Bottom Line: Bank takes Flinty stance on bonuses

 
Elizabeth Fournier

FOR HSBC, a bank that makes 80 per cent of its profits outside of Europe yet is domiciled within it, the EU’s planned bonus cap would be a huge disadvantage when trying to attract talent.

So it’s no wonder HSBC chairman Douglas Flint came out (almost) all guns blazing yesterday – his bank has more than most to lose.

But if he really wants to scare the UK’s politicians and regulators into taking a stand against Brussels he still has one huge card up his sleeve. Flint and his board are asked at every results presentation whether they’re ready to up sticks and get out of the UK, and so far the answer has always been the same – not now, not yet (and yesterday) not because of remuneration issues.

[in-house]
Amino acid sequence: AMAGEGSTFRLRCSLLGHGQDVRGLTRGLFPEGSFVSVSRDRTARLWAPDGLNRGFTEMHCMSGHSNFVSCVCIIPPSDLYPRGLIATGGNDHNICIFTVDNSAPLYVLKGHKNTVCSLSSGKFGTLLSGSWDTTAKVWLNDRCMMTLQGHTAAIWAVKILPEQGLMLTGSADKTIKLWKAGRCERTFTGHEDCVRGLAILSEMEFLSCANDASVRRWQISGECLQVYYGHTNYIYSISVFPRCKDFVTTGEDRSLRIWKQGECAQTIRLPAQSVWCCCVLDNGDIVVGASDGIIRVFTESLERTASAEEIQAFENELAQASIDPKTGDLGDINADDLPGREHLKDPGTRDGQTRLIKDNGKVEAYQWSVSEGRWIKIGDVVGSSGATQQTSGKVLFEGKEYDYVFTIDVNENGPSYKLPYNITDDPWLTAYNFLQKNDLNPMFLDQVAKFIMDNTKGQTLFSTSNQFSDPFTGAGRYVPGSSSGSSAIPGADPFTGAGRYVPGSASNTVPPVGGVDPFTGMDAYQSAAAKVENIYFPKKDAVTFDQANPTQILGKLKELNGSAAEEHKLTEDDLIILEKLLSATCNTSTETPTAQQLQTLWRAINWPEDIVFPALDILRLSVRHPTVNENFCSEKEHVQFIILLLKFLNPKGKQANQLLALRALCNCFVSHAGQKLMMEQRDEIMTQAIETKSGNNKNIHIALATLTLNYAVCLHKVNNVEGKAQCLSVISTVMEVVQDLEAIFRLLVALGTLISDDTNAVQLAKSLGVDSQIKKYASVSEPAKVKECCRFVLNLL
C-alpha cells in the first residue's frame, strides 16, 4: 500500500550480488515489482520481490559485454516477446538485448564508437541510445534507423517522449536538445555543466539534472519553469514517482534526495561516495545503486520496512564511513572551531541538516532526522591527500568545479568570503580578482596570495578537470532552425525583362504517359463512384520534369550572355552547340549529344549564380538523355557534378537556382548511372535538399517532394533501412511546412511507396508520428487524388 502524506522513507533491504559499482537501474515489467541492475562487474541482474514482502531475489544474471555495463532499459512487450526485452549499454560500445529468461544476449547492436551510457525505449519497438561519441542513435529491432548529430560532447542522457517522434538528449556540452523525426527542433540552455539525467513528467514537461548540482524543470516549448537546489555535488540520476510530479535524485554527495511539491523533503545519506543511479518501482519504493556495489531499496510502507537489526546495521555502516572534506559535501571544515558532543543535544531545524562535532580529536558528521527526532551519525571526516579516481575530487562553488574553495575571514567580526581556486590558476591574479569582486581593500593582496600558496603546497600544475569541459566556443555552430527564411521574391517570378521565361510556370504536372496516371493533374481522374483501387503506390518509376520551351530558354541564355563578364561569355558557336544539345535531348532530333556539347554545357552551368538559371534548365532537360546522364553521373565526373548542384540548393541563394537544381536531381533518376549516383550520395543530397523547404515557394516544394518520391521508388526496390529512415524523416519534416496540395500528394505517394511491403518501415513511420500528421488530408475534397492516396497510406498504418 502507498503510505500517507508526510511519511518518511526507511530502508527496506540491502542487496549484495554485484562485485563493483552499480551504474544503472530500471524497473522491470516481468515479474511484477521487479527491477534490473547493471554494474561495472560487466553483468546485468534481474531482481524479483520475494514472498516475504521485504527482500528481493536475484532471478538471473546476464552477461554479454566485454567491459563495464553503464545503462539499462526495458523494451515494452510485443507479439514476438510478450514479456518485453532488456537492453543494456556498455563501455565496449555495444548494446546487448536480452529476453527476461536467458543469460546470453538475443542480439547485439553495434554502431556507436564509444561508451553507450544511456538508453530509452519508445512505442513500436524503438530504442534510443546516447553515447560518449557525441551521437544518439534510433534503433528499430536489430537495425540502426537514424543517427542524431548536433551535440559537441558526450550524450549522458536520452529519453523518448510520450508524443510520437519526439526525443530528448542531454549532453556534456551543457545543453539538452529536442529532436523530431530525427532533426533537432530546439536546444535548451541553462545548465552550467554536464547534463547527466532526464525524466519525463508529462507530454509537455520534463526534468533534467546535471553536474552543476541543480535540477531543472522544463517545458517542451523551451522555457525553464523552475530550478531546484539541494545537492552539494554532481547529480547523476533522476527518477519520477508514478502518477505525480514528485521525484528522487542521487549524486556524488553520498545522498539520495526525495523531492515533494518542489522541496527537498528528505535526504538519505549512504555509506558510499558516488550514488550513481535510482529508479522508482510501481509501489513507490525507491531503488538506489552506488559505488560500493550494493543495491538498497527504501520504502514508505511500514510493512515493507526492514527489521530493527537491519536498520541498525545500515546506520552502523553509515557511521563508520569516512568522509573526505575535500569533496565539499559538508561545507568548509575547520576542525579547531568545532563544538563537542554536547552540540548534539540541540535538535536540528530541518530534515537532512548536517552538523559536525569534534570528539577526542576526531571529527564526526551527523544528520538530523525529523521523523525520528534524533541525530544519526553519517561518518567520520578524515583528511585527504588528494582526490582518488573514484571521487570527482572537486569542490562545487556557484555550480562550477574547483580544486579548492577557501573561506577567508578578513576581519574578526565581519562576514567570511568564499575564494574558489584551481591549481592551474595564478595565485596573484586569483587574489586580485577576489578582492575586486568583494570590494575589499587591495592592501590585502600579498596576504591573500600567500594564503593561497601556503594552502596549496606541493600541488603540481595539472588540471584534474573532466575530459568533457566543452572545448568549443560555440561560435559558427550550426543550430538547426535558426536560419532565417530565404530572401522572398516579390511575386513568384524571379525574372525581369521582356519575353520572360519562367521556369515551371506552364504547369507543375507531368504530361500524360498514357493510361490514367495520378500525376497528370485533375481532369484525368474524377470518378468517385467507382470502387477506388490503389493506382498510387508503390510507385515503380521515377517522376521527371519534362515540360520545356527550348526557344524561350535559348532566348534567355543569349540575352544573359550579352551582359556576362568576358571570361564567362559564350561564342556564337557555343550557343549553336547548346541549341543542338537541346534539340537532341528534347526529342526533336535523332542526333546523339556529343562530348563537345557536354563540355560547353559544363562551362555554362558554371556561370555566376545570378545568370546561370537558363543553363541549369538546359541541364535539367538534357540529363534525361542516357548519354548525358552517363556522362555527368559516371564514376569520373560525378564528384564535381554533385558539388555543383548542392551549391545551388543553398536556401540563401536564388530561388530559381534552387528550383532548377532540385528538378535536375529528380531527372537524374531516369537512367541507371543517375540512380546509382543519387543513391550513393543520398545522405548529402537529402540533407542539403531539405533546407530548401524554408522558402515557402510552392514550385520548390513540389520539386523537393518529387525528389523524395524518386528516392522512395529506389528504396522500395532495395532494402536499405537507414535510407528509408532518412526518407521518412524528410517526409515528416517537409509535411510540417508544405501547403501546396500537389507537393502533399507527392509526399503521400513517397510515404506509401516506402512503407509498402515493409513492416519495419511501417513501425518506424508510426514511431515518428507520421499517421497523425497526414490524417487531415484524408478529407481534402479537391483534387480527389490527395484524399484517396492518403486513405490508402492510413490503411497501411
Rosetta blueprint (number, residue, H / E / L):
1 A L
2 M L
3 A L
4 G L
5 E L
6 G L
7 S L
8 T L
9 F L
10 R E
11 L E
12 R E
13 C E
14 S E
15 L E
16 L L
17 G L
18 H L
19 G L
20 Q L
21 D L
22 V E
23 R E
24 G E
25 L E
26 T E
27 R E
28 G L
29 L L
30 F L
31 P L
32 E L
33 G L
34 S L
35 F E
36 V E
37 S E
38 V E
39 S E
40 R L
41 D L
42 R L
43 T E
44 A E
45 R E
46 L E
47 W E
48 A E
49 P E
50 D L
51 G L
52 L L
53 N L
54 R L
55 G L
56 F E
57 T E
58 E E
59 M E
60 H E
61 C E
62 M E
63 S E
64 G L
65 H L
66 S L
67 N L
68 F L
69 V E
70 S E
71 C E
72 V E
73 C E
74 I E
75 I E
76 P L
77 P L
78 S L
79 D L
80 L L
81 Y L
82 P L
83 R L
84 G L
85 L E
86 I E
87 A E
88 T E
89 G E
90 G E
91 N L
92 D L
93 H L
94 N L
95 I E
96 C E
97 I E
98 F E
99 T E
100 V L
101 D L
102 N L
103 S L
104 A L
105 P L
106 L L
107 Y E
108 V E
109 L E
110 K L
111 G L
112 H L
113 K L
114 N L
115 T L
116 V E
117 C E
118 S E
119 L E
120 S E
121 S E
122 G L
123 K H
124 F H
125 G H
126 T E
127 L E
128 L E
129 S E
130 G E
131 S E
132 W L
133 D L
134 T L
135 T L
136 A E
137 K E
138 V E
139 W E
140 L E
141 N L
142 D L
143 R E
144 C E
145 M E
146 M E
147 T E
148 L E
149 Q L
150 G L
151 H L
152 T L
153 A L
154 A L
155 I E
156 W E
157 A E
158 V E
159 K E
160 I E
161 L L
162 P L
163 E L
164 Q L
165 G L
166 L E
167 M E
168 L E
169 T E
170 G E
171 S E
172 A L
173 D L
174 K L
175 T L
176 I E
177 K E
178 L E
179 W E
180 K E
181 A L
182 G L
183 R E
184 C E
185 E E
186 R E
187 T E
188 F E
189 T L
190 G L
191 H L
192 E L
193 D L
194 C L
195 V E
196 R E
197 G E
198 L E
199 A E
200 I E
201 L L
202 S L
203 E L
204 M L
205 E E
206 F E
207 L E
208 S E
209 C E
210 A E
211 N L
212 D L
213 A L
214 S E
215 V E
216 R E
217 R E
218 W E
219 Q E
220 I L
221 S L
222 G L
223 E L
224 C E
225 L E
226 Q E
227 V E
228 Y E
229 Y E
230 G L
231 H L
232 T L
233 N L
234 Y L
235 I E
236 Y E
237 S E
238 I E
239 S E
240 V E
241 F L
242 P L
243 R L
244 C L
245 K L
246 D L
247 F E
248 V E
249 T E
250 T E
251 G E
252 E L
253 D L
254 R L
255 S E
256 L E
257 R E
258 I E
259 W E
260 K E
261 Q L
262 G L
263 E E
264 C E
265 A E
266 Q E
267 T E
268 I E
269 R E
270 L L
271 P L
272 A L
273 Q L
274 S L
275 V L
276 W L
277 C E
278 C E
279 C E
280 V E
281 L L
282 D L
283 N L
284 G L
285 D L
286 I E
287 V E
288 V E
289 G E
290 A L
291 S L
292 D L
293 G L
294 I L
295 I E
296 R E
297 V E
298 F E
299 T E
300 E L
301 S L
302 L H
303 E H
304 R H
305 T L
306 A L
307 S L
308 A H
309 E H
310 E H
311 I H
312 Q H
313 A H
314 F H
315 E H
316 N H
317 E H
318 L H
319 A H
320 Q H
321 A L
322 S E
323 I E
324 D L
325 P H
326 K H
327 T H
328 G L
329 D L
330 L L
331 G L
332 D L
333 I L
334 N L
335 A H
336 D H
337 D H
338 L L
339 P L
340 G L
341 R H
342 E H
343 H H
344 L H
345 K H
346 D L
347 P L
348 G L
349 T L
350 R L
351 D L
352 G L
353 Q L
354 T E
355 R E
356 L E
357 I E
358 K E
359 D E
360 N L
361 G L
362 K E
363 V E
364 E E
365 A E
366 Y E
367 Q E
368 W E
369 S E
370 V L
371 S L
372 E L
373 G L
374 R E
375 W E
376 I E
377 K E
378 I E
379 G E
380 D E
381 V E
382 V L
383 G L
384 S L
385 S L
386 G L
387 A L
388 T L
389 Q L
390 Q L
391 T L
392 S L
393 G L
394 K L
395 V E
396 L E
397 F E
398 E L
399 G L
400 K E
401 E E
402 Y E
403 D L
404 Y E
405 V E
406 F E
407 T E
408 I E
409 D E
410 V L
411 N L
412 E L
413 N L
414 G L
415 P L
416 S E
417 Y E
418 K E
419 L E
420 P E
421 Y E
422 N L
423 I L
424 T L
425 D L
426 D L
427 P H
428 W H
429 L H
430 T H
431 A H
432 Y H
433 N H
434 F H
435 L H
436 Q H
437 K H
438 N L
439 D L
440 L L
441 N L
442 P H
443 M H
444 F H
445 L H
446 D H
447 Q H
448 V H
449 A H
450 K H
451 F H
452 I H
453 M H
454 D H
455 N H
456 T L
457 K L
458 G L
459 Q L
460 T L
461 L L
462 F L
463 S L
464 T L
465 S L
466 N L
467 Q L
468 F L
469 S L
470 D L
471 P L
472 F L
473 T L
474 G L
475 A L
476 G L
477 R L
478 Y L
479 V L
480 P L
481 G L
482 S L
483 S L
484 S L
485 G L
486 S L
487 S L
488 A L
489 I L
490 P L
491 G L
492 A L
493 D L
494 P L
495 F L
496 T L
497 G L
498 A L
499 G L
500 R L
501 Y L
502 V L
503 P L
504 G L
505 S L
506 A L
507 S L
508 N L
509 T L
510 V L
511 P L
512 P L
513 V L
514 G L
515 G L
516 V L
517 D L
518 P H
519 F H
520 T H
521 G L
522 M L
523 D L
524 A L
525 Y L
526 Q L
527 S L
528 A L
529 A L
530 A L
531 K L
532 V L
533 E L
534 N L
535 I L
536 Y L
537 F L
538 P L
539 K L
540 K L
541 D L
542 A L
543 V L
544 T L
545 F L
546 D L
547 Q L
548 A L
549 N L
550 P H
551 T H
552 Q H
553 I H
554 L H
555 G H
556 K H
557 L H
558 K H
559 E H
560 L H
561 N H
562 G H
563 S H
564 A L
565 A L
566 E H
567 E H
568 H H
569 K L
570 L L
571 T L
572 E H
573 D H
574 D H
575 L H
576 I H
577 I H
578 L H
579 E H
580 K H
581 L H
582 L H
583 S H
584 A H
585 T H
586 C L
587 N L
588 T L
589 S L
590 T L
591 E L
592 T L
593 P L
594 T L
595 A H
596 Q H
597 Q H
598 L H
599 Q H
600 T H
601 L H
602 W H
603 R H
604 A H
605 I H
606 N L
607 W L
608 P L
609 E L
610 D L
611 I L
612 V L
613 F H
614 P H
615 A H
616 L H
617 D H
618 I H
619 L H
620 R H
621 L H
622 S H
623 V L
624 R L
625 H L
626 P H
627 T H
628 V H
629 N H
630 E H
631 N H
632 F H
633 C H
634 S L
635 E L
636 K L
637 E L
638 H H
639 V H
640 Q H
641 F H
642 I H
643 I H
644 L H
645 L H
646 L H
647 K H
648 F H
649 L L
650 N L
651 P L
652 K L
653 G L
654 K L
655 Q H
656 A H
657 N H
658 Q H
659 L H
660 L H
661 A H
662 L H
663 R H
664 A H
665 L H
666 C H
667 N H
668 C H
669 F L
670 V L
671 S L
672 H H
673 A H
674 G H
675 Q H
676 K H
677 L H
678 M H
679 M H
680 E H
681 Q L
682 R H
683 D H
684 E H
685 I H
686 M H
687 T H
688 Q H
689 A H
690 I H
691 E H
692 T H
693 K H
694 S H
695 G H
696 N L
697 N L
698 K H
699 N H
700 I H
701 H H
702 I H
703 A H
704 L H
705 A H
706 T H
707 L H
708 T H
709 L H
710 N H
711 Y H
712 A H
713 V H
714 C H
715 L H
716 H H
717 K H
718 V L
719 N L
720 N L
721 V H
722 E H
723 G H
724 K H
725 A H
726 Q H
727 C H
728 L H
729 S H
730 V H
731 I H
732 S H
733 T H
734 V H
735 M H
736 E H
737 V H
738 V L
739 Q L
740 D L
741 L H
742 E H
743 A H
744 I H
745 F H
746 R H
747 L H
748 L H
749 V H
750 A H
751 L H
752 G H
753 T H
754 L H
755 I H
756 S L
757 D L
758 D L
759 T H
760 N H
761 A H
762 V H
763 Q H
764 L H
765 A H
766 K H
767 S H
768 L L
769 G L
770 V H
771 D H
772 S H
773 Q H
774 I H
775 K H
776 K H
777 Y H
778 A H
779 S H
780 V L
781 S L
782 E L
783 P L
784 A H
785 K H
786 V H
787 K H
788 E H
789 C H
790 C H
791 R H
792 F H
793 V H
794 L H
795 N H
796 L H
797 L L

But in just 18 months the questions will be more pertinent than ever. Flint told MPs last December that HSBC was waiting for the full details of Britain’s banking reform plans before next reviewing its domicile – and cited 2015 as the date he had in mind.

That just happens to be the date the bonus cap will first take effect – applied to the 2014 bonus round.

In the meantime, the bank is clearly not afraid of looking for ways to jump around – rather than through – the rulemakers’ hoops.

As Flint admitted, the most obvious way is to up base salaries. Let’s hope that’s enough of a threat to keep regulators on their toes.